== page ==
As far as 80s connections go, I’ll be honest, the campground setting makes it harder to distinguish the time era, but take one look at those feathered locks and cashmere sweaters, now, you know you’re time traveling.

Amityville 3D (1983)

This movie was sort of an anomaly of the franchise. At the time of filming, a legal dispute between the famed Lutz family and studio producers broke out and the result was the film featured brand new fictional characters and the story didn’t follow either of its predecessors. Also, supposedly, the home owner at the time was totally being a spaz and the studio had to make physical changes to the infamous haunted house.

Sadly, the film was not well-received by fans or critics. The 3D was reportedly bad compared to technology used by other 3D films of the time, and so, it was all just a major bummer. We did get the future America’s sweetheart and Aunt Becky playing with Ouija Boards in jean jackets and feathered hair, conjuring slimy demon creatures from Hell, like, it doesn’t get more 80s than that.

Jaws 3D (1983)

I think Jaws 3D had the toughest sell considering how beloved the first film was to audiences. They did get to keep the fancy disposable cardboard 3D glasses and I pity anyone who didn’t keep those amazing souveniors, cuz they totally still work. Of course, because televisions weren’t equipped with 3D capabilities at the time, thus, the name of Jaws 3D changed to Jaws III once it hit home video and there were no 3D versions until the early 2000s.

Unfortunately, not even the magnificence of Louis Gossett, Jr. and the curiously coked-out Dennis Quaid performance could save Jaws 3D from being anything more than fish food. If you want real scares, stick with the original, Jaws, a magnum opus of horror filmmaking. For frivolous fun, under the sea in 3D shots, a fantastic historical look at Sea World parks before Blackfish backlash killed their business, and great 80s vibes, including water-skiing stunts, this is the movie for you!

I think to truly appreciate the small strides 3D has made over the years, one should watch the even older scary movies, like House of Wax, starring Vincent Price. That was the first feature length 3D film with stereophonic sound. Arguably the most famous 3D movie ever was Creature from the Black Lagoon (1954) and its 3D spawn, Revenge of the Creature (1955), was the only 3D sequel of a 3D movie of the time. That was major back then. Other notable 3D horror films are It Came from Outer Space (1953), The Mad Magician (1954), The Tingler (1959), House on Haunted Hill (1959), and 13 Ghosts (1960).

What you do think about 3D movies? Hit me up in comments section or tag me on Instagram or Twitter @HalloweenHaiku9 and let me know your thoughts.

Trick or Treat Tuesday: Night of the Living Dead (1968)

Full-length, remastered HD version of Night of the Living Dead,
directed by George A. Romero, brought to us by Public Domain Films

Ever wonder how the most popular zombie film of all time, Night of the Living Dead ended up in U.S. public domain? Well, it happened after the original theatrical distributor, Walter Reade Organization, failed to replace a necessary copyight notice on the title card of the print of the film, after changing the movie’s title from Night of the Flesh Eaters to Night of the Living Dead.(1)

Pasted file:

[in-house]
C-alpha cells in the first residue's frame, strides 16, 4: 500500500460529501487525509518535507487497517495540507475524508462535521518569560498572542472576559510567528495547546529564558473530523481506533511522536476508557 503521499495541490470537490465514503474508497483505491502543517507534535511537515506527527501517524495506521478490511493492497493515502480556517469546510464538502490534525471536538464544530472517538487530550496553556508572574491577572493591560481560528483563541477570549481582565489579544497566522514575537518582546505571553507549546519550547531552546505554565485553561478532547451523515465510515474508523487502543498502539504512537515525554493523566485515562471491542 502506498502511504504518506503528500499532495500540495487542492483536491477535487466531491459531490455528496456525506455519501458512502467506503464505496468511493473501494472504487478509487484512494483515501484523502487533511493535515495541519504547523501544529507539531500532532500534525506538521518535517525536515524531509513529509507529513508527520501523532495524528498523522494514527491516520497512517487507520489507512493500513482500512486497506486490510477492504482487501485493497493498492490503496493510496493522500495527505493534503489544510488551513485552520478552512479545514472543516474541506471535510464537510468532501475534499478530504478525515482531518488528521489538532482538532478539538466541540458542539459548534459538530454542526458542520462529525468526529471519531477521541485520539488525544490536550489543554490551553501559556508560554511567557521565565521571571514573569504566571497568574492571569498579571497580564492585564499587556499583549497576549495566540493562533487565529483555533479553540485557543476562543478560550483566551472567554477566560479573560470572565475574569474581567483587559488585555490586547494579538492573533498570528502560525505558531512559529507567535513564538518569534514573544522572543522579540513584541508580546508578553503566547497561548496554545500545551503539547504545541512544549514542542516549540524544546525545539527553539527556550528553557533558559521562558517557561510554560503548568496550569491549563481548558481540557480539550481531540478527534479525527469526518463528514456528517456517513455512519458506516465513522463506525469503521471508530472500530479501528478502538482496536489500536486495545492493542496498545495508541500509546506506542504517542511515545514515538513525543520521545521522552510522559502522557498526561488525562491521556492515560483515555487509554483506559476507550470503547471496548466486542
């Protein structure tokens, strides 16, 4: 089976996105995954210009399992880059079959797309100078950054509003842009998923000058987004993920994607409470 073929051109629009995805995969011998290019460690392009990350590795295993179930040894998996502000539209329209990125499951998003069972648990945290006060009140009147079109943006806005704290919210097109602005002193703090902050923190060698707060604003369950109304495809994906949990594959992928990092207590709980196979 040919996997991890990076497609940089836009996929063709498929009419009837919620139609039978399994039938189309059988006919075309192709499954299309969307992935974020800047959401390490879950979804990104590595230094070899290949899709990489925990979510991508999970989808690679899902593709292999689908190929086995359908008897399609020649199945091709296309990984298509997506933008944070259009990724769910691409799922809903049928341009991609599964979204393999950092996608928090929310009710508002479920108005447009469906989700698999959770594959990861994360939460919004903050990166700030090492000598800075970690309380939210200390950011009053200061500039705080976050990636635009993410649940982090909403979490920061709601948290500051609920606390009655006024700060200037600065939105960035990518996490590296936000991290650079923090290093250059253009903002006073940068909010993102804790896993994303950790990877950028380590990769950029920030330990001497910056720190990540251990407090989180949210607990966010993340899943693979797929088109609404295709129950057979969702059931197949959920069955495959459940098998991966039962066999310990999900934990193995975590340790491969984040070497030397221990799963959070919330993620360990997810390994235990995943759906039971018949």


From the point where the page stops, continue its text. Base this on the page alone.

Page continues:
According to U.S. copyright laws, any work made or published before 1923 automatically enters the public domain. According to the 1909 Copyright Act, all creative works needed to have a sufficient copyright notice. That’s why most works are accompanied by the following symbol © and a year.(2) The act has since been updated, but at the time of its release, Night of the living Dead needed to follow this simple rule. 

As a result of the distribution company’s error, George A. Romero immediately lost the rights to his film, and subsequently, millions of dollars in lost revenue, advertising and merchandising. In fact, up until Night of the Living Dead, zombie movies were about mind-controlled humans through manipulation, sorcery or voodoo. Romero was actually the first to create an undead flesh-eating creature that preys on the living. So, we can pretty much speculate that if Romero had retained the rights to Night of the Living Dead, every zombie book, film, TV and video game would have been controlled by George A. Romero.

Romero often expressed that losing the rights to his first feature film was one of his biggest regrets. The famed horror director passed away in 2017, after watching his creation grow into a monsterous sub-genre of horror. Strangely enough, Night of the Living Dead falling into public domain helped make zombies more popular, inspired creativity across the globe, helped spawn several horror franchises, and even launched the careers of some of today’s best horror directors. The entire zombie industry owes a debt of gratitude for its existence to this man. Maybe the universe knew the power to control zombies was too big a task for one human being.

It all worked out for George A. Romero too. As zombie popularity grew, Romero earned more opportunities to make movies, created projects, wrote books and comics, and even capitalized on his own notoriety as the “king of the zombie films.” In 1999, Night of the Living Dead was added to the U.S. National Film Registry for its historical and cultural significance.

Source Material:
1) https://en.wikipedia.org/wiki/Night_of_the_Living_Dead
2) https://www.copyright.gov/circs/circ15a.pdf